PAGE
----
If you’re spending more than you earn, you’re going to have a hard time saving for your financial goals. And if you’re having to spend all your time working to pay the bills, you’re likely to burn out. That’s why you need to have an emergency fund. It should be enough to cover at least six months of expenses. If you have health insurance, use that to calculate how much you need. Many people don’t have the money to cover a major expense without massive debt, which can be disastrous. This post will introduce you to strategies and techniques to help you save money to prepare for future expenses and establish an emergency fund.
Have a Separate Emergency Savings Account
A good emergency fund can mean the difference between staying broke or not when it comes to emergencies. So, how much should you save? Well, the answer depends on what you need your emergency fund for. If you’re fortunate enough to have a job with benefits, you may not need a very large emergency fund—just enough to cover three to six months. But what if you don’t? If you’re unemployed and can’t make ends meet, you’ll need to start saving now, ideally in a savings account, but you can also consider getting a short-term CD.
Direct your Extra Money Into Your Savings Account
If you’re operating on a tight budget, you probably don’t have much in the way of savings. That’s why it’s a good idea to funnel extra money into a savings account to help you get back on your feet. All of us have experienced a financial emergency in our lives. Whether it is a surprise job loss, a medical emergency, or a major car repair, it is very important to have an emergency fund that can get us through these times.
The biggest hurdle to building an emergency fund is that most people have a very narrow view of an emergency. We tend to think that an emergency is something that only happens to other people. But the truth is that financial emergencies are just as common to us as life emergencies.
Break down savings goal to an achievable way
To make it easier to reach our financial goals, we recently created a savings/emergency fund calculator on our finance blog. The tool puts the odds in our favor by helping us create a step-by-step plan. However, it assumes you already know about using compound interest, the concept of savings, and the importance of having a rainy-day fund.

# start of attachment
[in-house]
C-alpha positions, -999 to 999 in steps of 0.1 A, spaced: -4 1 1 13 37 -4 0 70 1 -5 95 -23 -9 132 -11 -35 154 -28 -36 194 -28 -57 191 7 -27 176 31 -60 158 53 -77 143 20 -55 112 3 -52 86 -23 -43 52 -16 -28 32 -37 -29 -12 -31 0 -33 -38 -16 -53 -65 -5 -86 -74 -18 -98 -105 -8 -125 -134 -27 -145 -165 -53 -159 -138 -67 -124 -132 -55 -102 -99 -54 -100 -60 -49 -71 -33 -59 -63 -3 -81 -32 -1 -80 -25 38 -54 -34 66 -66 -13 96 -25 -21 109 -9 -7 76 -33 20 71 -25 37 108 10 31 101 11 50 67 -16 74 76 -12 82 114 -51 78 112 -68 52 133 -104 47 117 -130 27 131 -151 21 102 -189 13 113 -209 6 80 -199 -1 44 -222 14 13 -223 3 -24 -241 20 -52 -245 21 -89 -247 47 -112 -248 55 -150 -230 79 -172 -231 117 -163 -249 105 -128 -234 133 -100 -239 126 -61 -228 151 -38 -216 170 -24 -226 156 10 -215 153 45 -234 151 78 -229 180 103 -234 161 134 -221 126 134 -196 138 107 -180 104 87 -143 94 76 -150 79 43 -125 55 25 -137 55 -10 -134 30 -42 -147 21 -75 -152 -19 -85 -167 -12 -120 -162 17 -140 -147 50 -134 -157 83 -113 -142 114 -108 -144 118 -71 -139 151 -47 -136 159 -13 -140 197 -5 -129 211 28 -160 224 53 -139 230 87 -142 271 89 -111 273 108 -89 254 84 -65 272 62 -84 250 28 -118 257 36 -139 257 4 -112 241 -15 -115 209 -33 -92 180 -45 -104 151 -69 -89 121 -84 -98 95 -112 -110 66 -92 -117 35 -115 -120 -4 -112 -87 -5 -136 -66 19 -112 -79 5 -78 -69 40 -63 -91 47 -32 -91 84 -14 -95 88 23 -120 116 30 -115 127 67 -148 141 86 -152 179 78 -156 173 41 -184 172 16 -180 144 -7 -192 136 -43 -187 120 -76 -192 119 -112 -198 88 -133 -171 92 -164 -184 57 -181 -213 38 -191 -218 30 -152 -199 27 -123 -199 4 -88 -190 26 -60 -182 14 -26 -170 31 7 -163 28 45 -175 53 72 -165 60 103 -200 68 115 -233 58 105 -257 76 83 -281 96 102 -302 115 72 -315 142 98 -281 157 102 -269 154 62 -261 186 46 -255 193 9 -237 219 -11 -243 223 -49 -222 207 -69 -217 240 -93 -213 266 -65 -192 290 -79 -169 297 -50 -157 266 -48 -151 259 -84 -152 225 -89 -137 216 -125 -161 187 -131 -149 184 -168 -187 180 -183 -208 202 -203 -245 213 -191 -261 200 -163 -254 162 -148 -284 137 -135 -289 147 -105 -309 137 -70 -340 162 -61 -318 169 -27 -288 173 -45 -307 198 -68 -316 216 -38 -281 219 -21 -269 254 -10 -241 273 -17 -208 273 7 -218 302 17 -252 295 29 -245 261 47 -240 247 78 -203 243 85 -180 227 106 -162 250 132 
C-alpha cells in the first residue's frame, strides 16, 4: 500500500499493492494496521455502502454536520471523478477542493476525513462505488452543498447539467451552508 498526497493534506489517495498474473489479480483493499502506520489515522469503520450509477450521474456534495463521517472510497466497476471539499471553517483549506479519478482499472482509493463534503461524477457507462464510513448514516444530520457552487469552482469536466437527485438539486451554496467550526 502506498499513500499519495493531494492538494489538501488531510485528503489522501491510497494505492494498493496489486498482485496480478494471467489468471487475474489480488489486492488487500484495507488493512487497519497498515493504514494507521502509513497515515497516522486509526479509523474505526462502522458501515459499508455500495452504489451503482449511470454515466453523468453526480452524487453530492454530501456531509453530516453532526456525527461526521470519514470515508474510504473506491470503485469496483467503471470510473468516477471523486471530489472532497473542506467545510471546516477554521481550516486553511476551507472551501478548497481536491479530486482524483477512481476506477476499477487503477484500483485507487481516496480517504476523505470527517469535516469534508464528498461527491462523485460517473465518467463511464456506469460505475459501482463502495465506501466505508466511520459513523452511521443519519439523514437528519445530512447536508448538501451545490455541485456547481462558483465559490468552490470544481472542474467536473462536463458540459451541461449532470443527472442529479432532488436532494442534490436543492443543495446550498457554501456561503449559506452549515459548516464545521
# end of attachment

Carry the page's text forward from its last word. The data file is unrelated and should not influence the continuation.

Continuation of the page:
Although we believe in the importance of saving money, we’ve noticed that there’s a common misconception that the only way to accumulate a money cushion for an emergency is by saving for decades so that you have something in the bank. But this is not the case: anyone can set aside money for an emergency in the form of a savings account, where it is immediately accessible and earning interest. In fact, with many types of accounts, you can earn interest on your money as soon as you deposit it. Plus, if you are diligent about your savings, you can build up quite a cushion over time.
You have a great plan to start saving money to be put aside for a rainy day. But as you take steps to take that, you realize that you need more control over your finances. That’s when you start to think, “I can’t save up enough money this month. I need to break my goal down into smaller steps.” Having a step-by-step plan helps you hold yourself accountable since you know exactly what you need to do.
So, you’re at the age where you’re starting to think about retirement and how much money you’ll have once you’re no longer on the job. It’s a good time to start thinking about saving up for an emergency fund. A financial advisor will tell you that one of the best ways to prepare for emergencies is to have a good amount of savings in a fixed income retirement account. This is a great idea, but a lot of people have trouble getting started. How about you start by spending the next five minutes? The more you save in a retirement account, the better you will feel when something bad happens. The financial planner’s advice is correct, but there is a more important reason to start saving up an emergency fund.